Replacing an old plasterboard ceiling is a messy task, but can often be necessary one. Ceilings, especially those on the ground floor, can be subject to a lot of stresses over time and can often crack. You can patch smaller cracks with filler, but if the cracks are being caused by an underlying problem, this will only be a short-term fix. You can read more on filling cracks and holes in plaster here.
Removing the Existing Plasterboard
As we have mentioned, removing an old plasterboard ceiling is a messy and dusty job, so a mask and goggles are essential. Clear the room you are working in and open all the windows and external doors. If possible, keep internal doors closed to stop dust and debris spreading to the rest of the house. Ideally work like this should be done before any carpets are laid, but if they are already down, cover them with dustsheets. Using a chisel or crowbar, make holes in the plaster to locate the joists. It is likely that the old ceiling will be lath and plaster, so start to pull the laths free of the joists and let them drop to the floor. Make sure you remove any nails from the joists, and then inspect them for damage or rot, etc. Assuming they are all sound, you are ready to start fixing the new plasterboard.
Preparing to Fix New Plasterboards
If your joists are up to 450mm apart, you can use the thinner 9.5mm plasterboard, if the joists are further apart, it is better to use the thicker 12.7mm boards to avoid sagging. If you are replacing the plasterboard in a top storey room, consider buying insulated plasterboard. Fitting plasterboard alone is a hard task, so get someone to help you. However, even with an extra pair of hands, it is a good idea to make yourself a “deadman”. This is a piece of batten, etc, slightly longer then the height of the room with a cross member nailed to the top to form a T shape. This can be used to hold the plasterboard in place after you have lifted it up against the joists. Alternatively, you can hire a Panel Lifter from most hire shops. Panel Lifters can also be used to hold plasterboard sheets whilst they are fixed to walls and sloping ceilings.
The First Board
Start in a corner of the room and with your helper and the Deadman ready, lift the first board up against the joists and slide it firmly into the corner. Use your Deadman to hold it in place and start to nail it to the joists using galvanised plasterboard nails. Leave a 3mm gap between this and all subsequent boards.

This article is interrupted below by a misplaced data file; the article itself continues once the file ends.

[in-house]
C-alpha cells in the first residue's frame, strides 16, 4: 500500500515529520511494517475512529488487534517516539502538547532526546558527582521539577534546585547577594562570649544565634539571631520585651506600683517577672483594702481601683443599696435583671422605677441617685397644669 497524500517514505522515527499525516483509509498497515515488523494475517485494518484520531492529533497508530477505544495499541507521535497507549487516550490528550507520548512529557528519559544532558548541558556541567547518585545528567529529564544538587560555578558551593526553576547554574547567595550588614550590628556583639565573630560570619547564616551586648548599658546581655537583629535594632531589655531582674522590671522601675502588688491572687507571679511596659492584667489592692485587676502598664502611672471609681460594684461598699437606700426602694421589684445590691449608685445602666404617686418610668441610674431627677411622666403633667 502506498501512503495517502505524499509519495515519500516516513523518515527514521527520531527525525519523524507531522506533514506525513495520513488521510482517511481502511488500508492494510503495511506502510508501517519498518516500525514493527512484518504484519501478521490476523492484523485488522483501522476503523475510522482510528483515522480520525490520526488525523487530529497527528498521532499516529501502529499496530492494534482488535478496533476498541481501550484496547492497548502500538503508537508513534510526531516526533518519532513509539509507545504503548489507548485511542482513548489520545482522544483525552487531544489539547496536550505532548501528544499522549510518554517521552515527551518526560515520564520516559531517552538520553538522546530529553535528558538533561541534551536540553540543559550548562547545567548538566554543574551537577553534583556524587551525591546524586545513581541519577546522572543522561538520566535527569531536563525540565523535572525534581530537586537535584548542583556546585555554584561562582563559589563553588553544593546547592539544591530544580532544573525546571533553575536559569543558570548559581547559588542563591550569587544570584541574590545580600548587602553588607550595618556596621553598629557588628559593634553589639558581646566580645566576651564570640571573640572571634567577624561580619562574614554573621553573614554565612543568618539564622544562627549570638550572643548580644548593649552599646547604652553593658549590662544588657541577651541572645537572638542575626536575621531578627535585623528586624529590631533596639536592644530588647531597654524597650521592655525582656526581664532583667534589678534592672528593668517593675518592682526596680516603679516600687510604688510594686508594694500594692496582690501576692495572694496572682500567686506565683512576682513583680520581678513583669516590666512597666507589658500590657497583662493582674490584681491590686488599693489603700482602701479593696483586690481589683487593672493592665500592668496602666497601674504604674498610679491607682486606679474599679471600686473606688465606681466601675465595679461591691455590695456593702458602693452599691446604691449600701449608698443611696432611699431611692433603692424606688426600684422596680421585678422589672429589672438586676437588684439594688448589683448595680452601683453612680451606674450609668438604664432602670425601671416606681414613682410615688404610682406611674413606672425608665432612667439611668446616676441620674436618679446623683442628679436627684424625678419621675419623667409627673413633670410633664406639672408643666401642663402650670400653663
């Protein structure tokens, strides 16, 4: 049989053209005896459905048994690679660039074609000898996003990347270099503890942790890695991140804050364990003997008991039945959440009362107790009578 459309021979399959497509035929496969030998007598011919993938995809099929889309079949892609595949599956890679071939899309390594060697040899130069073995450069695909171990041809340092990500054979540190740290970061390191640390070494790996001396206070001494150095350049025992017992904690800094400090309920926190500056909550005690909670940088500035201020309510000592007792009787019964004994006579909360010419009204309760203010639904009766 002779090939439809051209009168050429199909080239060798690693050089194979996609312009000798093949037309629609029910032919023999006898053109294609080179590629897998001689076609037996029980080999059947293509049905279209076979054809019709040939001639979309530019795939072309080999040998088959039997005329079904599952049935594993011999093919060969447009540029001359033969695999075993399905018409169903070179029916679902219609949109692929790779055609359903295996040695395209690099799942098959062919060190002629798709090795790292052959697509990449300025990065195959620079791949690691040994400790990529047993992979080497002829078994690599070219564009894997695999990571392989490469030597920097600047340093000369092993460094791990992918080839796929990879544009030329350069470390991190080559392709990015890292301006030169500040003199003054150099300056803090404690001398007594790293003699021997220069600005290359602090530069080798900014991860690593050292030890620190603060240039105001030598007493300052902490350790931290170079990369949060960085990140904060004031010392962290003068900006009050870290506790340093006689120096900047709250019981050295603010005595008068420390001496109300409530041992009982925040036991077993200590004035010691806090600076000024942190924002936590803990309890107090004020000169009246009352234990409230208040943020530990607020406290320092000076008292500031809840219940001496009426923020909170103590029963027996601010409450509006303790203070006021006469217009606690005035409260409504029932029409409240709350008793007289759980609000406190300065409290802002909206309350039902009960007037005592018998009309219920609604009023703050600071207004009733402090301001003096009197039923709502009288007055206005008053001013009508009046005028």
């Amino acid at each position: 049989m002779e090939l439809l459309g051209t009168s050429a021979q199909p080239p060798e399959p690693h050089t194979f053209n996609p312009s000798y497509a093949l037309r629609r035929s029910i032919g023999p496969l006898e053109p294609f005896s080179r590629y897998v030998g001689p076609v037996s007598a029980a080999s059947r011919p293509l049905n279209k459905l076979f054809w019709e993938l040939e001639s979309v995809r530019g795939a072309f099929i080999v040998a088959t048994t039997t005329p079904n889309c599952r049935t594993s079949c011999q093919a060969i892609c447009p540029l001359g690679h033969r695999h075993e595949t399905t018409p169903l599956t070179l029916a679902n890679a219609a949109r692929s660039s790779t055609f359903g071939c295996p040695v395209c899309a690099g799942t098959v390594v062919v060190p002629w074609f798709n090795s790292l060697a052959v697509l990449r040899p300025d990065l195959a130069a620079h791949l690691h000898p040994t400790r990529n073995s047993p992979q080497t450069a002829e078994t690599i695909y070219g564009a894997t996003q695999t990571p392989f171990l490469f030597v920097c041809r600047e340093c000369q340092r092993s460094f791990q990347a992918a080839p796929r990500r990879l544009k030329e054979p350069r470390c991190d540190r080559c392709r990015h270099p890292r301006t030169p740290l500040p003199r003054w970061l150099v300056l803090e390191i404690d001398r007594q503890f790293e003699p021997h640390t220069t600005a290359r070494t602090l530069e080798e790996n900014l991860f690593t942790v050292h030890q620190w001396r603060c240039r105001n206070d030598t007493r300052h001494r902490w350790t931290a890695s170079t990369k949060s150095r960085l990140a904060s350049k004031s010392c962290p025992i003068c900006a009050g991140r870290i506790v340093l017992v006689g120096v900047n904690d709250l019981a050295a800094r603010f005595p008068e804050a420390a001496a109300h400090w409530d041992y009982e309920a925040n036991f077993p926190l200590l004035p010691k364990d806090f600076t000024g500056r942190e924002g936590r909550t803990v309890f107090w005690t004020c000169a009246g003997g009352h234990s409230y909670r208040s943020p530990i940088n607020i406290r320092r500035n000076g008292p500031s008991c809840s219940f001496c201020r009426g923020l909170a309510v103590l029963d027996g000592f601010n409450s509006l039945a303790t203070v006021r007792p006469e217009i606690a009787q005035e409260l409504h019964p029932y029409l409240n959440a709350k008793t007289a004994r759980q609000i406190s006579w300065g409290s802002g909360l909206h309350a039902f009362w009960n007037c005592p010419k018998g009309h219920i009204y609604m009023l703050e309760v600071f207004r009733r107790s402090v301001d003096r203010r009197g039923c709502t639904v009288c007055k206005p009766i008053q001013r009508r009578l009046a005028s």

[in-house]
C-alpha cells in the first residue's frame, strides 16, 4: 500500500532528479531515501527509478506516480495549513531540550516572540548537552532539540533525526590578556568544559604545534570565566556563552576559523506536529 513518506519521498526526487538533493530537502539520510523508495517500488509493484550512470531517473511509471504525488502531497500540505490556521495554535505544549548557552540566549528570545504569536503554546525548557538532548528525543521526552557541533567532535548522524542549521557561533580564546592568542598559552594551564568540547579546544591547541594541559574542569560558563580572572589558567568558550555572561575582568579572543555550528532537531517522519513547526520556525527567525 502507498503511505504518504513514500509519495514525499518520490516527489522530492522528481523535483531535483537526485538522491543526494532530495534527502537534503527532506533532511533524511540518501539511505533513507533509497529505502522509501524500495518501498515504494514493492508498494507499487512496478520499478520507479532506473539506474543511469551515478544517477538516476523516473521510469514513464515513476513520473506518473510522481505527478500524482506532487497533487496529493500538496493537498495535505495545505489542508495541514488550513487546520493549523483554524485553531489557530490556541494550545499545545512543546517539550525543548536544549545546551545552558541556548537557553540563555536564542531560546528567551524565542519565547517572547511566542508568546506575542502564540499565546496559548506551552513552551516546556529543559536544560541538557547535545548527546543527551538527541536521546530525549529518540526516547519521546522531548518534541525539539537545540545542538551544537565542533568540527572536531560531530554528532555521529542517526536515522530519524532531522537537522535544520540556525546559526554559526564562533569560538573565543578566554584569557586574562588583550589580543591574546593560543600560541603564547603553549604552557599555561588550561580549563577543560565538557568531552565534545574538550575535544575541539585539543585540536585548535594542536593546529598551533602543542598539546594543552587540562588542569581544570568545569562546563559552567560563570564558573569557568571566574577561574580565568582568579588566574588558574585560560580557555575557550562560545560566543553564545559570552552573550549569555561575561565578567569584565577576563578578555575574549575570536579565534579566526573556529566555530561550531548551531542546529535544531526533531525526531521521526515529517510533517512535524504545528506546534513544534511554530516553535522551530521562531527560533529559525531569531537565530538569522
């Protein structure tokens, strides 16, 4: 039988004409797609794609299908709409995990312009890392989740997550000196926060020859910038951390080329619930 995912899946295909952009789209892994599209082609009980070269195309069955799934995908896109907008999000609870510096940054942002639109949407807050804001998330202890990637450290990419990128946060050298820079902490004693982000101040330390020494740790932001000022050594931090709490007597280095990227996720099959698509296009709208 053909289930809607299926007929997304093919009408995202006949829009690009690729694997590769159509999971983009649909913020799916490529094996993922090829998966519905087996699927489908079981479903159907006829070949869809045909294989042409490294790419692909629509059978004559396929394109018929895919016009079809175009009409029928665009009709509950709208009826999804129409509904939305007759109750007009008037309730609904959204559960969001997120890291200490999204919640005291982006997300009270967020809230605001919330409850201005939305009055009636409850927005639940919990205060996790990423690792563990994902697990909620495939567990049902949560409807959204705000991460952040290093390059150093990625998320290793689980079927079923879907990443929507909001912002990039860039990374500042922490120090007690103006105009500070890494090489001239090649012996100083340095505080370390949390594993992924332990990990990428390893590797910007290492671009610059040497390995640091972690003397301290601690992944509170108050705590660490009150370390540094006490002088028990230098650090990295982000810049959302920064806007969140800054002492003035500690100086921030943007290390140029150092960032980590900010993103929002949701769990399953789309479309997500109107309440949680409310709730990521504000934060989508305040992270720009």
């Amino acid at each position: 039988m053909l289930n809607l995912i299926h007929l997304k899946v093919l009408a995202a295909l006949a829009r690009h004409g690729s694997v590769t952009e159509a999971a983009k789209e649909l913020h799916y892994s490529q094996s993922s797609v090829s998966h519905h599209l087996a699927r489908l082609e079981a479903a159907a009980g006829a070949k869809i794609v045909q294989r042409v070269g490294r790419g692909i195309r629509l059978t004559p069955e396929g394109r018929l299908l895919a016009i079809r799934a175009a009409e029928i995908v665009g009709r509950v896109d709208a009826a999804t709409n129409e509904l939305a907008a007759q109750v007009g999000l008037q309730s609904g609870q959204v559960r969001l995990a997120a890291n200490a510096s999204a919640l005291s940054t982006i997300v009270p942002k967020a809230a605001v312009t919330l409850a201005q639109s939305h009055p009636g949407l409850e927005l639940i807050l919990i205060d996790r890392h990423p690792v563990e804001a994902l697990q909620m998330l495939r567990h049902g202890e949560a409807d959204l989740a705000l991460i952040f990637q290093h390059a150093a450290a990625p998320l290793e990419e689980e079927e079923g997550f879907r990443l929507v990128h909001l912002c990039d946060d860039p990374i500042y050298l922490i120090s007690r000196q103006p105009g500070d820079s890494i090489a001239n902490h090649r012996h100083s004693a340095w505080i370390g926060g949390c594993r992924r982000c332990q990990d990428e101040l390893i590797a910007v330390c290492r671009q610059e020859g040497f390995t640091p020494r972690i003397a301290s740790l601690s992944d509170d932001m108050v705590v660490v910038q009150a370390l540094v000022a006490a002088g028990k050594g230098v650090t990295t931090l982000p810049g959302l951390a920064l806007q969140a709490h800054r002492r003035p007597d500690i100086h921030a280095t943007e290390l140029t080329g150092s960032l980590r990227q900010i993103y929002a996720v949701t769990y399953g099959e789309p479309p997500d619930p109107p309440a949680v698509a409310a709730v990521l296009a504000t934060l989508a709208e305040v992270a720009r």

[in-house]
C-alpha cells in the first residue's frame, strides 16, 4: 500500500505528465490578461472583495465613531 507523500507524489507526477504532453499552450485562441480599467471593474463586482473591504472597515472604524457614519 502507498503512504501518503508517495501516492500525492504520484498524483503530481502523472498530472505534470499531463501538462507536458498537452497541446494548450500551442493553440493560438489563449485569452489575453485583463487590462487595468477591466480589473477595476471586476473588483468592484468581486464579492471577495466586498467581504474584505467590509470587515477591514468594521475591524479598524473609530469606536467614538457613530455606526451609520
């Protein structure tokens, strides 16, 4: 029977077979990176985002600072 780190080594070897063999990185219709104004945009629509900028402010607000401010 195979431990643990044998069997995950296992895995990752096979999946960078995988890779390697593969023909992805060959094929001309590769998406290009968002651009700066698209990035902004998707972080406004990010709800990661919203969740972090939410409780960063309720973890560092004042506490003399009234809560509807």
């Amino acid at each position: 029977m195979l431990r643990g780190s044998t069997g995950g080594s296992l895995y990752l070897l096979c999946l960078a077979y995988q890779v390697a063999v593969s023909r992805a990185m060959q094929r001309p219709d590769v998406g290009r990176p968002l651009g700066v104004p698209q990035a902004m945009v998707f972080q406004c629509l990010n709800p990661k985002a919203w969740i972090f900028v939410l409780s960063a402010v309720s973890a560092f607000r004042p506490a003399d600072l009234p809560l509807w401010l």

More Plastering/Plasterboard Guides:
Plasterboard nails have a jagged shank to grip the material and are coated in Zinc to stop corrosion. If you are using the thinner type of plasterboard, you can safely use 30mm nails. The thicker type of board will need 40mm nails. Once a board is in place, start nailing the board to the joists in the middle. Working your way out to the edges in this way will help to avoid sagging in the boards. Space the nails out by about 150mm all the way along the joist. The boards should always end in the middle of a joist to give the ends support. Try to keep any nails at least 13mm back from the edge.
Filling the Joints
Once you have all the boards firmly nailed in place, you need to start filling the joints. For this you should use joint filler covered with 53mm paper jointing tape (both available from all good DIY stores). Mix up your filler and apply in a continuous band (about 50mm wide) all the way along the joint. Now apply the paper over the top and press it firmly onto the filler. Smooth this out, taking care to squeeze out any air bubbles. Leave it to dry for a while and then apply another layer of filler over the top to hide the tape. When this has stiffened slightly, smooth the edges of the filler with a slightly damp sponge and then leave it to set fully. You then need to apply a very thin coat of joint finish (again, available from most DIY stores) over the joint, using a metal plasterers trowel to get a nice flat finish.
Before the joint finish has completely hardened, you need to smooth the edges. You can either use a purpose made tool for finishing joints or a smooth plastic sponge. Use circular motions to spread the almost dry finish to a very thin layer. Let this set and apply a second layer. Repeat the smoothing steps above once this is partially set. The final thing to do is fill the holes made by the nails. Apply the filler and when it has set, apply a thin coating of finish over the top. Feather this off with a damp sponge as before.
Covering Gaps Between Wall and Ceiling
Whilst you should try your best to avoid leaving gaps around the edge of the ceiling where it meets the wall, if you do find that you have cut a plasterboard slightly too short or nailed it in slightly the wrong place, you don’t have to rip everything down and start again. The simple solution is to fit coving around the room to cover the gap. Coving is available in several types (including wooden, plaster, polystyrene and plastic) and is very easy to fit. It covers a variety of sins and will add a bit of character to your room (particularly nice if you live in a modern house). You can read more about fitting coving in our guide here.